With sale of David Brown’s properties in downtown Pagosa Springs, we see the end of what was Pagosa’s most recent chance for a major change in the downtown business landscape.
Brown purchased a significant number of downtown properties, sought more, and set about creating a “vision” for the transformation of the area. That vision never materialized, due to missteps by developer and government alike, opposition by some residents, and the failure to acquire additional properties needed for the vision to be complete.
We have a hunch there is no one more relieved, in a way, than Brown that the project did not come to fruition. Had it succeeded, even in part, downtown Pagosa would now be blessed with numerous, high-end commercial buildings, and Brown would likely be cursed with empty spaces, lacking lessees in hard economic times.
As it is now, with only spotty improvement and rehab of buildings, the downtown area is riddled with empty, aging commercial structures and the problem of the rebirth of the area remains.
Who will solve that problem? Government can continue work on necessary infrastructure and, no doubt, business and building owners will complete projects whenever possible.
We wonder, with transitions occurring at the Community Development Corporation, whether this group could play a big role. CDC board members are surely considering the proper role of their organization, and the CDC could make a big impact on Pagosa Country.
For sure, there are things the CDC could do that trump a Golden Retriever Roundup and that swerve from the narrow vision of economic development that dominated its predecessor, the AEDA.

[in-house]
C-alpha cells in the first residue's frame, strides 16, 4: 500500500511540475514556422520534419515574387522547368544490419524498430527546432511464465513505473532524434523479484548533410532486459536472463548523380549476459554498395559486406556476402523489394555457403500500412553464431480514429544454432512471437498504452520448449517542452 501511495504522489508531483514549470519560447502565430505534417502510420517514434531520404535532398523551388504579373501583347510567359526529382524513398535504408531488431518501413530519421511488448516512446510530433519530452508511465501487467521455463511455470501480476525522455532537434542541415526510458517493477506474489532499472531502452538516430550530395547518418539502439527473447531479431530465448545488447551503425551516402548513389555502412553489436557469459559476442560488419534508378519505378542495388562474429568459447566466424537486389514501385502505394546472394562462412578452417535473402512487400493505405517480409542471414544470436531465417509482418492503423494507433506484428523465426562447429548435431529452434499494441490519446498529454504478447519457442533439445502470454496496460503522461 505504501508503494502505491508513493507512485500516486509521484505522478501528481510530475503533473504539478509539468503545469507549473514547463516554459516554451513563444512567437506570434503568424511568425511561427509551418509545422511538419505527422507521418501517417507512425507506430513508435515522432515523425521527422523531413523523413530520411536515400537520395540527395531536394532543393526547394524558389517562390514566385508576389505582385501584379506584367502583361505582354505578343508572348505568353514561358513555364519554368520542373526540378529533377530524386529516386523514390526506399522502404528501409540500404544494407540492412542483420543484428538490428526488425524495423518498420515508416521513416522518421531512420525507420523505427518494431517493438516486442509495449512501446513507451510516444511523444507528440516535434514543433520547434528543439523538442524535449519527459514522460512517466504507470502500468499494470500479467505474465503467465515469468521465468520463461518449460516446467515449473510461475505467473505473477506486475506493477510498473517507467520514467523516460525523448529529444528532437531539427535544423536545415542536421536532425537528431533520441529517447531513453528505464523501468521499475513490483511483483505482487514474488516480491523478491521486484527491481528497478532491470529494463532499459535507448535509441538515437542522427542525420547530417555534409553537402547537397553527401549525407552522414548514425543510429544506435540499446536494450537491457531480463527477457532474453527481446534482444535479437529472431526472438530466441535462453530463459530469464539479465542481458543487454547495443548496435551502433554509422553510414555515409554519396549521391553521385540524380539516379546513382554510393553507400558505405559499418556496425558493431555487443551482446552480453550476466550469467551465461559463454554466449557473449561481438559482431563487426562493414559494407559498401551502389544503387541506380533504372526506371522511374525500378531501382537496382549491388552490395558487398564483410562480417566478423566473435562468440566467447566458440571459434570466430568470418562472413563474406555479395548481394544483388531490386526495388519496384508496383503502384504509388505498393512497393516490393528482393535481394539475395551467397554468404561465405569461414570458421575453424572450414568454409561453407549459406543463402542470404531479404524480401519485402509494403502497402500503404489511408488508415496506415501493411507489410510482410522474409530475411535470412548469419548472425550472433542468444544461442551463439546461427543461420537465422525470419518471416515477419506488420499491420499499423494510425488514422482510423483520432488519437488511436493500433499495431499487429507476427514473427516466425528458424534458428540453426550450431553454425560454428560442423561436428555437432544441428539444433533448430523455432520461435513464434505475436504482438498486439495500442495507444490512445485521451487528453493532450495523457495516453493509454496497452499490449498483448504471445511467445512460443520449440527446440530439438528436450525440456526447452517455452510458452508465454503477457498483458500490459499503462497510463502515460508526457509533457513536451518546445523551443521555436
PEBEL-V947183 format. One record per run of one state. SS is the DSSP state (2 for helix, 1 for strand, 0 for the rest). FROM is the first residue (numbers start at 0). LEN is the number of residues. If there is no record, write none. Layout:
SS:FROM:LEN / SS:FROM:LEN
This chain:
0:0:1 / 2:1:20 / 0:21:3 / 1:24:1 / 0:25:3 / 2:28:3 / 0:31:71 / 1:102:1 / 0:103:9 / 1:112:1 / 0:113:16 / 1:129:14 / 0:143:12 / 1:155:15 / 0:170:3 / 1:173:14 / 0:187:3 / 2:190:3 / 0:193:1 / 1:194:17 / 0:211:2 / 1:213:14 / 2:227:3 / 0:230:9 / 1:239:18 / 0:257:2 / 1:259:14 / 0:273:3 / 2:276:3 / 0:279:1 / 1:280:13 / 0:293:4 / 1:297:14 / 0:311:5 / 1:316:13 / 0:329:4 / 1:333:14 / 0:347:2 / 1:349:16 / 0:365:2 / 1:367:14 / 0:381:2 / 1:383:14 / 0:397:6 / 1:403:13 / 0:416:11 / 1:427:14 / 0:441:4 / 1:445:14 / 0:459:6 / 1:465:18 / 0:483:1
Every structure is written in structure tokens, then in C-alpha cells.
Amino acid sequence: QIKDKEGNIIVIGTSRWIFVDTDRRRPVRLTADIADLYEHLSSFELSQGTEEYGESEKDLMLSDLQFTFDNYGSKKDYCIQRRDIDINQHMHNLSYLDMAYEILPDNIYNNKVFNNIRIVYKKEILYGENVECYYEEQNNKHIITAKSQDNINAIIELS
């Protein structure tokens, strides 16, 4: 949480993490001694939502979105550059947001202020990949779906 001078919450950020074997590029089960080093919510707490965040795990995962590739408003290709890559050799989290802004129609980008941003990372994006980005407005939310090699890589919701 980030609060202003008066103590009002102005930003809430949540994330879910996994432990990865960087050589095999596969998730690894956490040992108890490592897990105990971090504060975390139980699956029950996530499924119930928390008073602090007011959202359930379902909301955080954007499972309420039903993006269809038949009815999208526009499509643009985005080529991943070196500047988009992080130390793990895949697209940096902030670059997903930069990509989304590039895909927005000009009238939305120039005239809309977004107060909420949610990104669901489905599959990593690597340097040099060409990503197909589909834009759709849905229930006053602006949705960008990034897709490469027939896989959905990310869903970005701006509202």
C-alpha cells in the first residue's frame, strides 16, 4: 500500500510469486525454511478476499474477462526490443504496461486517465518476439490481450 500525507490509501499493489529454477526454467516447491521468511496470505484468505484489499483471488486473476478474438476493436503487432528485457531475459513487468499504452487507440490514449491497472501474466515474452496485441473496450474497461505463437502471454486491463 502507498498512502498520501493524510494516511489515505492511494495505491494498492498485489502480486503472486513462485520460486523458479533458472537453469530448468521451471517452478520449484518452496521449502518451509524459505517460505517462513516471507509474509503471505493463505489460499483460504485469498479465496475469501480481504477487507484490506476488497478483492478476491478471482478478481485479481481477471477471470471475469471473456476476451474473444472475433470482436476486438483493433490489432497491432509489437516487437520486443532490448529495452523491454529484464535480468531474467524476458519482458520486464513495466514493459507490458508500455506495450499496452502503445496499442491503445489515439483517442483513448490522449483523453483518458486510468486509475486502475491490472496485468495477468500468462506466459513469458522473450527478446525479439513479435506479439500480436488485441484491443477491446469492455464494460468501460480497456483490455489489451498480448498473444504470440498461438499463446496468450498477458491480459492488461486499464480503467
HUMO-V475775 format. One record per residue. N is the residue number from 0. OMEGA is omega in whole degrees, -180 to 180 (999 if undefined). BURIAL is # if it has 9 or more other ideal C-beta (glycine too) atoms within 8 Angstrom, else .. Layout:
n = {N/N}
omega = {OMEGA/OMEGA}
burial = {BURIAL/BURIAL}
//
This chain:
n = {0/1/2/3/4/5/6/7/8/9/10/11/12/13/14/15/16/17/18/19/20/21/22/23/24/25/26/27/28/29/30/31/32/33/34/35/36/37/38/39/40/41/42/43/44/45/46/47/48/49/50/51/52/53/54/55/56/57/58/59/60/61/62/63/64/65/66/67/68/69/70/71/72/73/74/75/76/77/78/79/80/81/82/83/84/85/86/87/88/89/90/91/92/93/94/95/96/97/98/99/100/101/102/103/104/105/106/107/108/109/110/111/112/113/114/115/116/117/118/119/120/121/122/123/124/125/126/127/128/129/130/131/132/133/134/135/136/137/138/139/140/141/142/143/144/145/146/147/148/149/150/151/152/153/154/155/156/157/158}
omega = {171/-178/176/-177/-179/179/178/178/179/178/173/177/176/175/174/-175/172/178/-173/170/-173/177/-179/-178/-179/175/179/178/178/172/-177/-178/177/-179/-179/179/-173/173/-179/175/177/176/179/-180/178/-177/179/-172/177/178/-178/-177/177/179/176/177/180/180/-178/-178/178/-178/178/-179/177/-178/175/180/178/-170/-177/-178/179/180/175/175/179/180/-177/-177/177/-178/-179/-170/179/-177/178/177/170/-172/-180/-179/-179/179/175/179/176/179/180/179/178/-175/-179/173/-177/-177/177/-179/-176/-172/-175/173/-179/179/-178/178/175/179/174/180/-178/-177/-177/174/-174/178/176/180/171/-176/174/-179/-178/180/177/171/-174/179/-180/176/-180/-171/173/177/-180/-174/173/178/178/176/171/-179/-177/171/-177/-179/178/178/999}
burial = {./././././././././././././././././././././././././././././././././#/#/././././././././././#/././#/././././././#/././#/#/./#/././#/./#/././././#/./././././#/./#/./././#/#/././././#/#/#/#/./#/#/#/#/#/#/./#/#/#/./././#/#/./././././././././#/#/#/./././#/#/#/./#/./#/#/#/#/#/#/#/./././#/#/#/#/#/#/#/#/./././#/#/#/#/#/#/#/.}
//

A CDC has many advantages as a private non-profit organization. Among them, it can solicit investment, receive grant money, and make loans. It can, and should, work on all aspects of development that will prompt and improve the economic and cultural health of the community.
Perhaps the first, nontraditional place to look to is daycare in the county. At present, there are spaces for 150 kids in local, licensed daycare and early education centers. There are as many as 600 kids under the age of 5 in the county; more than 400 of them are not in daycare. How many parents struggle to care for kids while earning a living? How many families are denied one income due to child care needs?
Another sector: With the demise of Colorado Housing, who besides Habitat for Humanity works to provide homes to working people? There is a surplus of affordable housing on the market. Can a CDC help, in partnership with banks?
Speaking of partnership with banks, what are the chances for small business lending in Pagosa Country, via the CDC?
The creation of a small business incubator has been on the table at the CDC. Can it acquire and provide low-cost or no-cost space for new small businesses, for owners in the area and for those seeking to relocate here? Real estate investment and development is a legitimate enterprise for a CDC.
Could the creation of an Arts and Entertainment district on the west side of town attract the funding necessary to bring artists and galleries, entertainers and venues here? Many structures sit empty, vacated by their commercial tenants. The spaces are available; they can be purchased and their use changed.
If nothing else, the CDC can provide a gateway to grant funding for other community organizations and projects.
The ideas and options are many; a new executive director will be hired. The question is whether the CDC board and management includes anyone with the “vision” of a David Brown. If so, this could be an organization that helps the community move in a new direction.